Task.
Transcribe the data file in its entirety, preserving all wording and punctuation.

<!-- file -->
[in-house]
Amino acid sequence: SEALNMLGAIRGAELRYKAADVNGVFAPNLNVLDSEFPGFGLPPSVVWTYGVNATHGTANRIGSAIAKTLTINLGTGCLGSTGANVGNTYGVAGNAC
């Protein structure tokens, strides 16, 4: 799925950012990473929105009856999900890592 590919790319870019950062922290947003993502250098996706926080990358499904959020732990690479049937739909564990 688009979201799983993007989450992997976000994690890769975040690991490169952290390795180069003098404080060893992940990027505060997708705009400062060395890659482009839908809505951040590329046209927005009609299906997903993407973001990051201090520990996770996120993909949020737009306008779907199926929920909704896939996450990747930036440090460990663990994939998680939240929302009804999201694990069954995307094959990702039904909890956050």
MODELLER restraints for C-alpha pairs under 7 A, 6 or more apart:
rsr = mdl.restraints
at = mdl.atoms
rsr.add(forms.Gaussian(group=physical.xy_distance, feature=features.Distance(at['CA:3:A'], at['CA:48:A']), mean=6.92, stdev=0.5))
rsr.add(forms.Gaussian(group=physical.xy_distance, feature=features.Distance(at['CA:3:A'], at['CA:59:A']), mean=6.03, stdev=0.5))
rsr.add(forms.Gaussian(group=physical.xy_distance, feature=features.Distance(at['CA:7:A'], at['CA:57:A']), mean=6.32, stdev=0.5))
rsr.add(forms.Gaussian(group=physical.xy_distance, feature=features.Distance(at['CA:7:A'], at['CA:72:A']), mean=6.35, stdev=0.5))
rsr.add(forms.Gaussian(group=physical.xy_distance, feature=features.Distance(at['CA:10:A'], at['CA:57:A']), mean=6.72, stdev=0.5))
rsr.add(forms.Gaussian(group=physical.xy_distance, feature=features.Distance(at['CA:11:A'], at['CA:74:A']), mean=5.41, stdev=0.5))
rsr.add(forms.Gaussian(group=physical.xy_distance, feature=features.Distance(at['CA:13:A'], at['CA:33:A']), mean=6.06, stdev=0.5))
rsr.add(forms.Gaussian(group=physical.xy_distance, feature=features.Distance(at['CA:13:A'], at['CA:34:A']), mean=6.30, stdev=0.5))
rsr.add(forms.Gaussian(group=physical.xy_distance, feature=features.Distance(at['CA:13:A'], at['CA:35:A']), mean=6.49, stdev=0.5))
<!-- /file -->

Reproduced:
[in-house]
Amino acid sequence: SEALNMLGAIRGAELRYKAADVNGVFAPNLNVLDSEFPGFGLPPSVVWTYGVNATHGTANRIGSAIAKTLTINLGTGCLGSTGANVGNTYGVAGNAC
């Protein structure tokens, strides 16, 4: 799925950012990473929105009856999900890592 590919790319870019950062922290947003993502250098996706926080990358499904959020732990690479049937739909564990 688009979201799983993007989450992997976000994690890769975040690991490169952290390795180069003098404080060893992940990027505060997708705009400062060395890659482009839908809505951040590329046209927005009609299906997903993407973001990051201090520990996770996120993909949020737009306008779907199926929920909704896939996450990747930036440090460990663990994939998680939240929302009804999201694990069954995307094959990702039904909890956050």
MODELLER restraints for C-alpha pairs under 7 A, 6 or more apart:
rsr = mdl.restraints
at = mdl.atoms
rsr.add(forms.Gaussian(group=physical.xy_distance, feature=features.Distance(at['CA:3:A'], at['CA:48:A']), mean=6.92, stdev=0.5))
rsr.add(forms.Gaussian(group=physical.xy_distance, feature=features.Distance(at['CA:3:A'], at['CA:59:A']), mean=6.03, stdev=0.5))
rsr.add(forms.Gaussian(group=physical.xy_distance, feature=features.Distance(at['CA:7:A'], at['CA:57:A']), mean=6.32, stdev=0.5))
rsr.add(forms.Gaussian(group=physical.xy_distance, feature=features.Distance(at['CA:7:A'], at['CA:72:A']), mean=6.35, stdev=0.5))
rsr.add(forms.Gaussian(group=physical.xy_distance, feature=features.Distance(at['CA:10:A'], at['CA:57:A']), mean=6.72, stdev=0.5))
rsr.add(forms.Gaussian(group=physical.xy_distance, feature=features.Distance(at['CA:11:A'], at['CA:74:A']), mean=5.41, stdev=0.5))
rsr.add(forms.Gaussian(group=physical.xy_distance, feature=features.Distance(at['CA:13:A'], at['CA:33:A']), mean=6.06, stdev=0.5))
rsr.add(forms.Gaussian(group=physical.xy_distance, feature=features.Distance(at['CA:13:A'], at['CA:34:A']), mean=6.30, stdev=0.5))
rsr.add(forms.Gaussian(group=physical.xy_distance, feature=features.Distance(at['CA:13:A'], at['CA:35:A']), mean=6.49, stdev=0.5))